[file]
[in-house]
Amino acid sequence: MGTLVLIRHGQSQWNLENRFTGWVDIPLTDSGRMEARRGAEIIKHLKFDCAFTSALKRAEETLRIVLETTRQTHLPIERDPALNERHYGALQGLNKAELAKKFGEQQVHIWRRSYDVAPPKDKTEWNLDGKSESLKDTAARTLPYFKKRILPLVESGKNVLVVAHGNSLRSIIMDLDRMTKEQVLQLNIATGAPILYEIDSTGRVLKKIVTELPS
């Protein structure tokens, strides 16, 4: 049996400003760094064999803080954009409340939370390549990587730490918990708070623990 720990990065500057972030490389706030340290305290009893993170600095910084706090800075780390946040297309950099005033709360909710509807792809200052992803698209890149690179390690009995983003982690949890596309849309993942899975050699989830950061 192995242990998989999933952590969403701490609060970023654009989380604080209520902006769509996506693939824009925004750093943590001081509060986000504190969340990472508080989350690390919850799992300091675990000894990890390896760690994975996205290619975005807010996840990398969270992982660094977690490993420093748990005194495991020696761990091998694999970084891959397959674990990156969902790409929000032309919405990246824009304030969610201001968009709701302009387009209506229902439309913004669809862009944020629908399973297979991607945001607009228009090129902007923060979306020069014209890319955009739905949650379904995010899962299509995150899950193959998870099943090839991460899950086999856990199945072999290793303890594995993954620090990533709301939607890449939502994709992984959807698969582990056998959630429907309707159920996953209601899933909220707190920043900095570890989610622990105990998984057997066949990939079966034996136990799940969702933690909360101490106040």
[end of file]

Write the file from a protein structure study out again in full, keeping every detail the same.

[in-house]
Amino acid sequence: MGTLVLIRHGQSQWNLENRFTGWVDIPLTDSGRMEARRGAEIIKHLKFDCAFTSALKRAEETLRIVLETTRQTHLPIERDPALNERHYGALQGLNKAELAKKFGEQQVHIWRRSYDVAPPKDKTEWNLDGKSESLKDTAARTLPYFKKRILPLVESGKNVLVVAHGNSLRSIIMDLDRMTKEQVLQLNIATGAPILYEIDSTGRVLKKIVTELPS
């Protein structure tokens, strides 16, 4: 049996400003760094064999803080954009409340939370390549990587730490918990708070623990 720990990065500057972030490389706030340290305290009893993170600095910084706090800075780390946040297309950099005033709360909710509807792809200052992803698209890149690179390690009995983003982690949890596309849309993942899975050699989830950061 192995242990998989999933952590969403701490609060970023654009989380604080209520902006769509996506693939824009925004750093943590001081509060986000504190969340990472508080989350690390919850799992300091675990000894990890390896760690994975996205290619975005807010996840990398969270992982660094977690490993420093748990005194495991020696761990091998694999970084891959397959674990990156969902790409929000032309919405990246824009304030969610201001968009709701302009387009209506229902439309913004669809862009944020629908399973297979991607945001607009228009090129902007923060979306020069014209890319955009739905949650379904995010899962299509995150899950193959998870099943090839991460899950086999856990199945072999290793303890594995993954620090990533709301939607890449939502994709992984959807698969582990056998959630429907309707159920996953209601899933909220707190920043900095570890989610622990105990998984057997066949990939079966034996136990799940969702933690909360101490106040």